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Has the biggest art heist in US history been solved FBI says they've ID'd infamous thieves who stole half a BILLION dollars of art from Boston's Gardner Museum
Artwork famously stolen from museum in 1990 by men dressed as Boston police officers on St Patrick's Day
Took paintings and sketches from masters like Manet, Rembrandt, Degas, and Vermeer; in all, 13 works stolen
FBI announced 23 years to the day that they had identified the thieves but did not publicly name them
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Irreplaceable: Chez Tortoni, painted by Manet, shows a man wearing a top hat at a jaunty angle; it was one of the last paintings to be stolen from the museum
Dutch Master: The thieves stole two Rembrandts – 'The Storm on the Sea of Galilee,' left, believed to be the only seascape the master painted, and 'A Lady and Gentleman in Black,' right
In progress: Left, Degas' Three Mounted Jockeys, and right, a self-portrait of Rembrandt
Most valuable: Jan Vermeer's The Concert is one of approximately 35 known works by the great Dutch painter
During the 1990 robbery, thieves
disguised as police officers struck as Boston finished celebrating St.
Patrick's Day, binding two guards, before stealing masterworks by
Rembrandt, Vermeer, Degas and Manet.
While the FBI has had several promising leads in the 23 years following the heist, no one was ever charged with stealing the works.
According to an FBI release sent out today, investigators believe that the original thieves transported the stolen art to parts of Connecticut and Philadelphia.
‘Some of the art was taken to Philadelphia, where it was offered for sale by those responsible for the theft,’ DesLauriers said in a statement.
‘With that same confidence, we have identified the thieves, who are members of a criminal organization with a base in the Mid-Atlantic states and New England.’
At a loss: Left, a visitor looks at the empty frame from a Rembrandt work, and right, the museum in 1990 following the heist, the empty frame of Rembrandt's oil painting 'A Lady and Gentleman in Black' lies on the floor and a space on the wall remains bare where his 'The Storm on the Sea of Galilee' once hung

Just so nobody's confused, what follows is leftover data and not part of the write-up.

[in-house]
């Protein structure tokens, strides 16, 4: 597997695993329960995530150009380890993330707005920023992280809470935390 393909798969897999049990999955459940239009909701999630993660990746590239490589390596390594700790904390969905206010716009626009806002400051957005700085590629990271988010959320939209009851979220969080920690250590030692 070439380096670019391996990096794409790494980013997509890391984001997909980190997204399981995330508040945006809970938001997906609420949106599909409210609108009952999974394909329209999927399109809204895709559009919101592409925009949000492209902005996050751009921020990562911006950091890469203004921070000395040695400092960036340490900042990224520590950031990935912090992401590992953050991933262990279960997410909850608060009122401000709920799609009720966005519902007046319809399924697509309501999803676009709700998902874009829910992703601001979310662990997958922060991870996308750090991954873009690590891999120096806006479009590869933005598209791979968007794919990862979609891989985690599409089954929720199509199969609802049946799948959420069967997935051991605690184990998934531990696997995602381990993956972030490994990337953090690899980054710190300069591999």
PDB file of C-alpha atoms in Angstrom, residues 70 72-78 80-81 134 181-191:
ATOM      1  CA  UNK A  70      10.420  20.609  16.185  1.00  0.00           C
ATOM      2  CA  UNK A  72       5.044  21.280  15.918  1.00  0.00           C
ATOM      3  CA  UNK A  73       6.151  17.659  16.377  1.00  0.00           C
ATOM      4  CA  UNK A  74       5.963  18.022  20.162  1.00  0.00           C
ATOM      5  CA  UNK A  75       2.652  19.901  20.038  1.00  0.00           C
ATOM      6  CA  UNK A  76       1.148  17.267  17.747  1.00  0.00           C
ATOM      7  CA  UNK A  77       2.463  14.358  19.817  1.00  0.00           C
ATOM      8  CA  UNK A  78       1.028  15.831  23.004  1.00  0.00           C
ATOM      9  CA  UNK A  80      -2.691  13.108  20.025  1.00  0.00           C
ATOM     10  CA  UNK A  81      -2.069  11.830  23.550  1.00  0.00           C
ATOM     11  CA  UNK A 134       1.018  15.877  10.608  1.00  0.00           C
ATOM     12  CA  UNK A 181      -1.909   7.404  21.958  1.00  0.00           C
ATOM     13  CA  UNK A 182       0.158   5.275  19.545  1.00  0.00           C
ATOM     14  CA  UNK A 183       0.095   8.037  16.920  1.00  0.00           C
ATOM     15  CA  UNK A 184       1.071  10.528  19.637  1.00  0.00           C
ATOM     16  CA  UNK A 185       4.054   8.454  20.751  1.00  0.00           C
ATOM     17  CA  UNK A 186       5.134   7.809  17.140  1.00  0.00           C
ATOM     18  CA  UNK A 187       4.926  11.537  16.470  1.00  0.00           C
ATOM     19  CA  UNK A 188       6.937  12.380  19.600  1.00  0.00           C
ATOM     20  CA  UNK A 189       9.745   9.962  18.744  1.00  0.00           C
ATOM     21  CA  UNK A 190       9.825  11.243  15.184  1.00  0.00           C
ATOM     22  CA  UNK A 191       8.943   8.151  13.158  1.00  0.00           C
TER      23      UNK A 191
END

Landscape: Govaert Flinck's 'Landscape with an Obelisk,' painted in 1638, was originally attributed to Rembrandt, but was later found to be the work of his assistant, Flinck
Heist of the century: The thieves also made off with Degas' 'La Sortie du Pelage,' a watercolor and pencil sketch
Black and white: Two Degas sketches from 1884, entitled 'Program for an Artistic Soire'
Monochrome: Degas' 'Cortge aux Environs de Florence'
Proud: This bronze eagle-shaped finial from c. 1813 originally sat on the top of the pole support of a silk Napoleonic flag in the Short Gallery; the thieves likely thought it was gold
The FBI said that following an attempted sale of one of the works more than a decade ago, they could only piece together small bits of information on the whereabouts of the masterpieces – and the thieves.
Because of the high-profile nature of the case, the government agency released as much information about the heist as they could, in hopes that someone would flag a suspicious art purchase.
They also continue to highlight the $5 million, no-questions-asked reward.
Announcement: Special Agent-in-Charge of the FBI's Boston Field Office Richard Des Lauriers, center, along with United States Attorney Carmen Ortiz, left, and Boston FBI Special Agent Geoff Kelly, right announce investigative developments today
Public matter: The FBI has actively offered a $5million reward to anyone who had information that led to the painting's safe return to the museum
Anthony Amore, who is the Gardner museum’s chief of security, said that anyone could claim the reward, even if they did not have the paintings. ‘We hope that through this media campaign, people will see how earnest we are in our attempts to pay this reward and make our institution whole,’ he said in a statement.
When the thieves, disguised as two security officers, sneaked into the Boston institution, they cut some of the works of art right out of the frames.
The empty frames continue to be hung in the museum as a constant physical reminder of the heist and the missing masterpieces.
The thieves, once publically identified, will be prosecuted by a special FBI department, the Art Crime Team, which is comprised of 14 special agents.
The team of agents, along with trial lawyers, investigates art theft, fraud, and lootings in both national and international scope.
Police line: A security guard, pictured on March 21, 1990, stands outside the Dutch Room of the Gardner Museum where robbers stole more than a dozen works of art by Rembrandt, Vermeer, Degas, Manet and others, in an early morning robbery